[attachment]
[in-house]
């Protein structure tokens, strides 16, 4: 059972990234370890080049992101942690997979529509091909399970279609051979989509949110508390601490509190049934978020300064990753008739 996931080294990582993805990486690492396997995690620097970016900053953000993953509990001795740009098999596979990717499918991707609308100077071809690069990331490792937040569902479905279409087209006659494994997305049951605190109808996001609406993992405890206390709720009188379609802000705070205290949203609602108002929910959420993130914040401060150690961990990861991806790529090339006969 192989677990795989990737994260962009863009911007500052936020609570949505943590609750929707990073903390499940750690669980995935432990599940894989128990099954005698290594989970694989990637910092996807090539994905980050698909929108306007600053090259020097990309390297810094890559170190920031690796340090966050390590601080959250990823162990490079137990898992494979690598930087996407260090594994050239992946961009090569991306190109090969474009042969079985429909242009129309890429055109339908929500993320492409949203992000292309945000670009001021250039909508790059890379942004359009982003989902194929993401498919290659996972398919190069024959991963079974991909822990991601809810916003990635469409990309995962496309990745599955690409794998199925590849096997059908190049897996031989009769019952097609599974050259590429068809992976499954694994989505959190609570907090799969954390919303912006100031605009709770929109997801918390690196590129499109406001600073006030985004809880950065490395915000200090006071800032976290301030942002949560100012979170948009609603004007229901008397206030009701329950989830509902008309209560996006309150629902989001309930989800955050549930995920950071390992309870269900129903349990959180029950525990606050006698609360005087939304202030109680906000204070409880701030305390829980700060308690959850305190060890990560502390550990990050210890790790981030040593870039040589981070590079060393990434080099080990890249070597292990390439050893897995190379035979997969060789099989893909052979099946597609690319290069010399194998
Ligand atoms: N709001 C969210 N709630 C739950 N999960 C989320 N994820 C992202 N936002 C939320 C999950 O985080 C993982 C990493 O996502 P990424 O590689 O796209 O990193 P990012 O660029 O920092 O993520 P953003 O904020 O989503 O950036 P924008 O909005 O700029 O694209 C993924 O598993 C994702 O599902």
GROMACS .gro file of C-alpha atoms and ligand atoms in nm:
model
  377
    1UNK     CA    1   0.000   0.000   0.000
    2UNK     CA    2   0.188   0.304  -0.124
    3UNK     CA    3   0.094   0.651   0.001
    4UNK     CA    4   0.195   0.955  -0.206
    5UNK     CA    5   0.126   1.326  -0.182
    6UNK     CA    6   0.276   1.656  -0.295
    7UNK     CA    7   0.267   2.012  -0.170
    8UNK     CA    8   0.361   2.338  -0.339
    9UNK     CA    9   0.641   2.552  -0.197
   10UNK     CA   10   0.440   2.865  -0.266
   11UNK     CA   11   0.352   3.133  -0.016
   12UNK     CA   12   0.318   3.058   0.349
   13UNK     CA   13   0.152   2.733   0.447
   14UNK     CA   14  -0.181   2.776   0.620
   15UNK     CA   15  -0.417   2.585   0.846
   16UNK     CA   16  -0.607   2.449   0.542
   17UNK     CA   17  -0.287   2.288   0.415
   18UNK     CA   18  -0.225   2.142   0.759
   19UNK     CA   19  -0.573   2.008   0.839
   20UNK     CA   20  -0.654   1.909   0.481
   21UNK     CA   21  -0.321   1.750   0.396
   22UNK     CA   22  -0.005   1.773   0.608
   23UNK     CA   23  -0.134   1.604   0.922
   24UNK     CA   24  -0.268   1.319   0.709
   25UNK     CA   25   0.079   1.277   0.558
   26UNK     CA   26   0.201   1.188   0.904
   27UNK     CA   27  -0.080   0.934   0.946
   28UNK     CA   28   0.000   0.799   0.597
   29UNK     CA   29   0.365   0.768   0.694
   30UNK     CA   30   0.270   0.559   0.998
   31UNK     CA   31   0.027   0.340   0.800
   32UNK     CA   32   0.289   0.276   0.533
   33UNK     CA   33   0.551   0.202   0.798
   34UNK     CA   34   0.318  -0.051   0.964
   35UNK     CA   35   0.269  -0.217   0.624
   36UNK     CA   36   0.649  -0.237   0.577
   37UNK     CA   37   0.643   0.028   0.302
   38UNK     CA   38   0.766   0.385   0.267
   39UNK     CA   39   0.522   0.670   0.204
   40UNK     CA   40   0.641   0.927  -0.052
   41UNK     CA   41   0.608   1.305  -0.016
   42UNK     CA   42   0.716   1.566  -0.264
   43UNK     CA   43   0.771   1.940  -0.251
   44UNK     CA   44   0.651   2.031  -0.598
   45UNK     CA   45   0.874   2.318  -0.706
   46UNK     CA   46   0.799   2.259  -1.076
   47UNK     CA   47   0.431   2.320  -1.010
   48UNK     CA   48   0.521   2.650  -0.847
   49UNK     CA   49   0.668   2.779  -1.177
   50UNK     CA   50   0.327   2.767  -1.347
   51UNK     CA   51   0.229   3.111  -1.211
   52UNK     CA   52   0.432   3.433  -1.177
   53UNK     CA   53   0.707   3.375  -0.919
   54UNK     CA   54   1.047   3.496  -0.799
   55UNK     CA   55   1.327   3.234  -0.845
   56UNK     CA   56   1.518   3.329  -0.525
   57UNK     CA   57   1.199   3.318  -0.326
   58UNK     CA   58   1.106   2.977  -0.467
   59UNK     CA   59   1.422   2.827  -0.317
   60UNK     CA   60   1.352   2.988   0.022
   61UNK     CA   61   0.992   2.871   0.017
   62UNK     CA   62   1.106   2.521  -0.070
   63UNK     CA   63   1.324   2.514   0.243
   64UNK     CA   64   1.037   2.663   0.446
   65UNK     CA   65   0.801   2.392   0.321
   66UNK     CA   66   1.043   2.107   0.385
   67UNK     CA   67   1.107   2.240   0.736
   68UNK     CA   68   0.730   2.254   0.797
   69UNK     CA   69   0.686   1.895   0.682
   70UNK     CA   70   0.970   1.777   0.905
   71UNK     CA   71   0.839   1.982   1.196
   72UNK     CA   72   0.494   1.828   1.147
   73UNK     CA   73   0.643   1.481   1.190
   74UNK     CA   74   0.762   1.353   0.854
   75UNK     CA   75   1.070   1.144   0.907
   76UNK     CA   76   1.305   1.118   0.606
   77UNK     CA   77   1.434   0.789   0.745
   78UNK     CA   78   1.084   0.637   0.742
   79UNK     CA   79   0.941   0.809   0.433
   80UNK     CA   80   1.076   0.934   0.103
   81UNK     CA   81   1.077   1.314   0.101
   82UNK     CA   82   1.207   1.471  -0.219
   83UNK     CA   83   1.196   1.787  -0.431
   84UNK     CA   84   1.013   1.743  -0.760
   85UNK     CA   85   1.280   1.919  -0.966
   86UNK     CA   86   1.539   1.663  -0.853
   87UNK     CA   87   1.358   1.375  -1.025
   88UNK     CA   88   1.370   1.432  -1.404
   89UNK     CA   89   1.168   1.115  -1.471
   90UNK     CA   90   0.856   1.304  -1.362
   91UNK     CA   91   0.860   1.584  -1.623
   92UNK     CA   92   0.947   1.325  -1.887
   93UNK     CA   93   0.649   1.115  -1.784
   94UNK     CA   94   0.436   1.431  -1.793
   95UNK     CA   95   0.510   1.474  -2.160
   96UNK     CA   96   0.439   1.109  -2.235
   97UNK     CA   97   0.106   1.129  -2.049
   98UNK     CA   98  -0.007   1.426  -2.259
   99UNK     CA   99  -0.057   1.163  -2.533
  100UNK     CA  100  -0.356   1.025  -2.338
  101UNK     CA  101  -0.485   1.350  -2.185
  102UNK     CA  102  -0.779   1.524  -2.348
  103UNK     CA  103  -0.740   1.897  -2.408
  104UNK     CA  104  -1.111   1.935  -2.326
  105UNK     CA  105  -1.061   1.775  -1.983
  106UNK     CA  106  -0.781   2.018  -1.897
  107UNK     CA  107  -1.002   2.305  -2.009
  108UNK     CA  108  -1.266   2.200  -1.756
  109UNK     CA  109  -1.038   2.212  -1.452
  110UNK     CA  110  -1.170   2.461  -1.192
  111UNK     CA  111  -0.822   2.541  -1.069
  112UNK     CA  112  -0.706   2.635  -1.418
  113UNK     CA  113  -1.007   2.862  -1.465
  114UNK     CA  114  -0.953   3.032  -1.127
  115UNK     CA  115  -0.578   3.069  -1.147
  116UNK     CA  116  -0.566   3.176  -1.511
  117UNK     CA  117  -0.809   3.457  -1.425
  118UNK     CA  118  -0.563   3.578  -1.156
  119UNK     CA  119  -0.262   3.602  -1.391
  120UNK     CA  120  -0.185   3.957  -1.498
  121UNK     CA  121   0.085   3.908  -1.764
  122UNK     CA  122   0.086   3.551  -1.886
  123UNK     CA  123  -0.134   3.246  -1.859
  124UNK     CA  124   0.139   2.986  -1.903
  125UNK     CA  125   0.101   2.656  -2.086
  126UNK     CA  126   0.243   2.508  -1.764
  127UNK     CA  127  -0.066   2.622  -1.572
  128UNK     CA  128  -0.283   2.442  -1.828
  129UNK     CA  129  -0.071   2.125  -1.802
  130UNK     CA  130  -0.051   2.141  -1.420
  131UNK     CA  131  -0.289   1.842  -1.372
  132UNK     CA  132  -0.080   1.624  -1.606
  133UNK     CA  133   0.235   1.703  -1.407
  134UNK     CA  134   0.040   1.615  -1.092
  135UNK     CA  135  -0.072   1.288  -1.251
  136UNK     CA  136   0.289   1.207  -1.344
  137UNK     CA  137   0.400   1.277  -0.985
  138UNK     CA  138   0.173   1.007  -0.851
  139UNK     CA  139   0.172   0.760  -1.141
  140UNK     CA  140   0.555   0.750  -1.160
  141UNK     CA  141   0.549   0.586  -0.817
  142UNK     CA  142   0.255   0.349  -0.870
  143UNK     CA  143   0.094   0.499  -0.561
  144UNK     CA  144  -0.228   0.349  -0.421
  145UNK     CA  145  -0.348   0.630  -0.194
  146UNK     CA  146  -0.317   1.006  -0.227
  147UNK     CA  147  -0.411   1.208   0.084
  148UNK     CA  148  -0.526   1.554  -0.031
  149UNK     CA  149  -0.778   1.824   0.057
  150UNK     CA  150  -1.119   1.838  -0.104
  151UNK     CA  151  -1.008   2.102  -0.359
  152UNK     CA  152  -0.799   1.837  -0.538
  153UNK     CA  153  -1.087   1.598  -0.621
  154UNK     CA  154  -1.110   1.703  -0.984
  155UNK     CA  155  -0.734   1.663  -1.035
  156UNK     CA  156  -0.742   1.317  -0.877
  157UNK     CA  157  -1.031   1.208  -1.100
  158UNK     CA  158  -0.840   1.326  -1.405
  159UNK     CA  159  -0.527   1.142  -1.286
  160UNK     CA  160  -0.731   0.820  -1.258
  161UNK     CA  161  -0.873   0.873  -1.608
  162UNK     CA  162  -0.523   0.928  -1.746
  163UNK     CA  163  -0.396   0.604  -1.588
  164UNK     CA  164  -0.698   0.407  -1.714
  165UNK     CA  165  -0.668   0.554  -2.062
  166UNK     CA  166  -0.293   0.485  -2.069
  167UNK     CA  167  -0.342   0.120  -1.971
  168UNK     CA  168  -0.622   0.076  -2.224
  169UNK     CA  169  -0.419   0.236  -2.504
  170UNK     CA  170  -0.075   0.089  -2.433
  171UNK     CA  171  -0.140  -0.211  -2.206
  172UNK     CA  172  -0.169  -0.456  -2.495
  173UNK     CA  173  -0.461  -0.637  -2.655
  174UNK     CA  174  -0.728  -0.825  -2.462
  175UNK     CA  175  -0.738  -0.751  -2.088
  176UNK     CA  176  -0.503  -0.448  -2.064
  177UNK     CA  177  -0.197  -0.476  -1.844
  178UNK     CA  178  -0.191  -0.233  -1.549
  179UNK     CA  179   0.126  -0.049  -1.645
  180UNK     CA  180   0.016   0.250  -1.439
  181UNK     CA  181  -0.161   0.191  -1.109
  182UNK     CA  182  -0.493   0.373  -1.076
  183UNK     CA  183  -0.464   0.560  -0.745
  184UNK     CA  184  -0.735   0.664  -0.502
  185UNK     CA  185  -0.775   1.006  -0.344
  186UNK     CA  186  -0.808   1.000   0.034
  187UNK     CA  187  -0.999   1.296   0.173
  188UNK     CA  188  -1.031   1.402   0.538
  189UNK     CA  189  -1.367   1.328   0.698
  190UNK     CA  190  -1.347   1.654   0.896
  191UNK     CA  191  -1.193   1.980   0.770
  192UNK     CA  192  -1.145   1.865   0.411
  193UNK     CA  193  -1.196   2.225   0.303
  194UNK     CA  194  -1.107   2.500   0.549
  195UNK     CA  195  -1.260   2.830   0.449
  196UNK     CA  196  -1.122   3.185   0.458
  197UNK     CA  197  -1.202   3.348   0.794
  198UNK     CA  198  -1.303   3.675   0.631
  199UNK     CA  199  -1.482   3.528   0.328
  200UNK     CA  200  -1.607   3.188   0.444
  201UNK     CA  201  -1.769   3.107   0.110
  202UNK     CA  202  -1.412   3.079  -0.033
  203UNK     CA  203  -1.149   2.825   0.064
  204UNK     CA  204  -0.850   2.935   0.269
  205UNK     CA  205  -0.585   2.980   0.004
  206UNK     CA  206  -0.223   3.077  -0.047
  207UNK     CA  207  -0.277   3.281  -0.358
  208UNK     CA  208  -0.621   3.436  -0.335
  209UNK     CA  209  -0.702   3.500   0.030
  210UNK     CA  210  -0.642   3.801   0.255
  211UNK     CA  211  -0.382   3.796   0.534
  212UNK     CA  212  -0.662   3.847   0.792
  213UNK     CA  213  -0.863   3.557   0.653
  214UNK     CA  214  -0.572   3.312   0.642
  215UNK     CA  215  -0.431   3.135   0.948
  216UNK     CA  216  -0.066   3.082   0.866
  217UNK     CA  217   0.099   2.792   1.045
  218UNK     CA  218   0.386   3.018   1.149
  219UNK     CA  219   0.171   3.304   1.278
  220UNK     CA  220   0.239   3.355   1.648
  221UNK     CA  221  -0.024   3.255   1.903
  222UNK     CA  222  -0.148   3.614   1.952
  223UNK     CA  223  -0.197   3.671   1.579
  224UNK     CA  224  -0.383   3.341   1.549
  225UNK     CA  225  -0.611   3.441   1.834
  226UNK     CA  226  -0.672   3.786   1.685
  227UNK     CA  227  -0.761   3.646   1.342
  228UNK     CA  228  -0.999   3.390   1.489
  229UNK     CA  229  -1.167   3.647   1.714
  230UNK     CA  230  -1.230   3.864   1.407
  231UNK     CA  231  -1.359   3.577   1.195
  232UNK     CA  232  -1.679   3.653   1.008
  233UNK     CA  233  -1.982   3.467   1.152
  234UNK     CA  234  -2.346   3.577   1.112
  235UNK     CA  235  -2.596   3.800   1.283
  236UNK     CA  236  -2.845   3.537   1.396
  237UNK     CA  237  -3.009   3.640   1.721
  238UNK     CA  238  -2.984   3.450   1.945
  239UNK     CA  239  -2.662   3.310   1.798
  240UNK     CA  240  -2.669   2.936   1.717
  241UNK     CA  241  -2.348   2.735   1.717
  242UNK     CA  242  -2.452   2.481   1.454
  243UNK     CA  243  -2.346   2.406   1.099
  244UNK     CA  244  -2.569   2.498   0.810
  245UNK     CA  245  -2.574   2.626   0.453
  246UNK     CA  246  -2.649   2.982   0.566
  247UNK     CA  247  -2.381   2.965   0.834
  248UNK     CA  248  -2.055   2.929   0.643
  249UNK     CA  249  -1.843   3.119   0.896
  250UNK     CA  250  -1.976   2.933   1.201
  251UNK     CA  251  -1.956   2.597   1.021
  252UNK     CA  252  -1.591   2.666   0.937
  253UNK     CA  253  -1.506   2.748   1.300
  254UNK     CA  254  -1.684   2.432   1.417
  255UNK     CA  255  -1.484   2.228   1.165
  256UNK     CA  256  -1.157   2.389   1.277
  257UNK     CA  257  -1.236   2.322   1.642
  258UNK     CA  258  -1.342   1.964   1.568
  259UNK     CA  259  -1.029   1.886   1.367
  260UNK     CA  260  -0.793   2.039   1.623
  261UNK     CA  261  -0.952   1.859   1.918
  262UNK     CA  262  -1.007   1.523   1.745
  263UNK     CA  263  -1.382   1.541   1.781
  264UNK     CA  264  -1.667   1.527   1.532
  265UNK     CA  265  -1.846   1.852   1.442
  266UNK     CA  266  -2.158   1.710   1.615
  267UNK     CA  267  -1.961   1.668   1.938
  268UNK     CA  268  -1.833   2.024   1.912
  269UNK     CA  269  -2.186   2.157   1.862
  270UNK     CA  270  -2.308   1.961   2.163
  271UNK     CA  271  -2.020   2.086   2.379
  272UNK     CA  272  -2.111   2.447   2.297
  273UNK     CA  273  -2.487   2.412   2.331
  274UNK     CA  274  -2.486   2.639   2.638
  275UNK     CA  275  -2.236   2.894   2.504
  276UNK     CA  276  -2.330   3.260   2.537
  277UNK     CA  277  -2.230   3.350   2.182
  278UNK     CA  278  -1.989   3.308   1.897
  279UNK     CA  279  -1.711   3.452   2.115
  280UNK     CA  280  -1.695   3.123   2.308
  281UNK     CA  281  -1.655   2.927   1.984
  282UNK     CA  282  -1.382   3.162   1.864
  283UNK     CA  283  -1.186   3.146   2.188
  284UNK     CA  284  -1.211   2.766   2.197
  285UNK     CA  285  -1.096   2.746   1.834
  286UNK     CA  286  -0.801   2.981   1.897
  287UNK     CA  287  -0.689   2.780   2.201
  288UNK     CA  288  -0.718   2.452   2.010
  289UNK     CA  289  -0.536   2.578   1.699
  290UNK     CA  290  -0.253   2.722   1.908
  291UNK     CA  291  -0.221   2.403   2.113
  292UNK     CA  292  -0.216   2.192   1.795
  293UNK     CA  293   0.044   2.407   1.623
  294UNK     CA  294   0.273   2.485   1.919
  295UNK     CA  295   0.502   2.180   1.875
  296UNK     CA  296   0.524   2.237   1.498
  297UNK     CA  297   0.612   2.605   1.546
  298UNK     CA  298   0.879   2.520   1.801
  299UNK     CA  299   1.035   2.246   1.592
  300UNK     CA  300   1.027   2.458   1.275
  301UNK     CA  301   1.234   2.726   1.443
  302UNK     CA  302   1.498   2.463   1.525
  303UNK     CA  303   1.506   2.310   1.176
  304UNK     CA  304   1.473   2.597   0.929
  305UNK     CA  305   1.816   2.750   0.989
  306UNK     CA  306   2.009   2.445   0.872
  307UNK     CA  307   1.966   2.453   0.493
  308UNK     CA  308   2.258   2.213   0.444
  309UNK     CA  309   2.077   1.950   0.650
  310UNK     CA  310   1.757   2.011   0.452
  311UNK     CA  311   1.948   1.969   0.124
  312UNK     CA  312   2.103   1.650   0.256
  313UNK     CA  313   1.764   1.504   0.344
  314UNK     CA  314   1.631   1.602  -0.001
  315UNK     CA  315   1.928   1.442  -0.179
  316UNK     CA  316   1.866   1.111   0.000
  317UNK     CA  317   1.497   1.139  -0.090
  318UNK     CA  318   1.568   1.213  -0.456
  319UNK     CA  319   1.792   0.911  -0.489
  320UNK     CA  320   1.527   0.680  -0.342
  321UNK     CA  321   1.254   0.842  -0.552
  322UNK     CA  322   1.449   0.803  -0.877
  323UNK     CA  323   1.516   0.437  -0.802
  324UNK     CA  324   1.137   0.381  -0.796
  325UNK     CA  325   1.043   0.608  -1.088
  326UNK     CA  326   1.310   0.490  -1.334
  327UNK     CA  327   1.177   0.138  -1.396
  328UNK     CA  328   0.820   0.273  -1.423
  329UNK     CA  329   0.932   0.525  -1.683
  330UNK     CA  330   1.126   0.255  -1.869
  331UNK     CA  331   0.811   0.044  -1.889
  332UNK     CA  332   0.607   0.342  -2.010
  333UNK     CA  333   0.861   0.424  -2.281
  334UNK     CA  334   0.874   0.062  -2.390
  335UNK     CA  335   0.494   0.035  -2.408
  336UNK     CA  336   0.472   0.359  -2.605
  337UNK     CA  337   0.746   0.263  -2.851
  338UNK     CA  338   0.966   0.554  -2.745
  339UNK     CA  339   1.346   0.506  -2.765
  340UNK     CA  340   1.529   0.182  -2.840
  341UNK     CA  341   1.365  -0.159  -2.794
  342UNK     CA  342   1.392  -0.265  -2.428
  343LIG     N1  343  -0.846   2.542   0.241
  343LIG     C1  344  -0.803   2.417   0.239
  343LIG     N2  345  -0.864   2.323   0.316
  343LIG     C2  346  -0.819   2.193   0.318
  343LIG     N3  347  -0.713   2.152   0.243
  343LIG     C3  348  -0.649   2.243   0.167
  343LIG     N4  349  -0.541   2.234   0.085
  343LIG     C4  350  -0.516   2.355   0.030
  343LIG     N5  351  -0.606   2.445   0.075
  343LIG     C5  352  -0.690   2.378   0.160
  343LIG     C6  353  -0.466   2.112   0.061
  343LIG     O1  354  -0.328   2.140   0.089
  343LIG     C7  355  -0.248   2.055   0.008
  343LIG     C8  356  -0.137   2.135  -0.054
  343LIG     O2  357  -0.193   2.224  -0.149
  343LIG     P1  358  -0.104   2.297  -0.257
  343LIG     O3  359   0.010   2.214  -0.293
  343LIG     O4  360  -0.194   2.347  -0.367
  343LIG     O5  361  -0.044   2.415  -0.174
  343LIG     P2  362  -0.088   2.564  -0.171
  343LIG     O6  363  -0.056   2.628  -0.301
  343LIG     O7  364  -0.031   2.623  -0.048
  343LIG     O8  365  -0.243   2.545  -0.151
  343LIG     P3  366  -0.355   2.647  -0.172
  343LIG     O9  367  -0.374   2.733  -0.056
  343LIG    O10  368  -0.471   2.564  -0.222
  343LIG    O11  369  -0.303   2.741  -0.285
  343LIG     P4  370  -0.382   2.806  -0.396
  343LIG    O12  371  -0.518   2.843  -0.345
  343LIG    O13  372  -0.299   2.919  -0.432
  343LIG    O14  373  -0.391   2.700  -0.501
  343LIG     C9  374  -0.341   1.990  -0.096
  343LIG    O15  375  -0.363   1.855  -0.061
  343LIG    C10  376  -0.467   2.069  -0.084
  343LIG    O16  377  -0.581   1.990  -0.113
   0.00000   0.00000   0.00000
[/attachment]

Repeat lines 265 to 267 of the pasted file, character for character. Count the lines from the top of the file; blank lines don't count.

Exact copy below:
  259UNK     CA  259  -1.029   1.886   1.367
  260UNK     CA  260  -0.793   2.039   1.623
  261UNK     CA  261  -0.952   1.859   1.918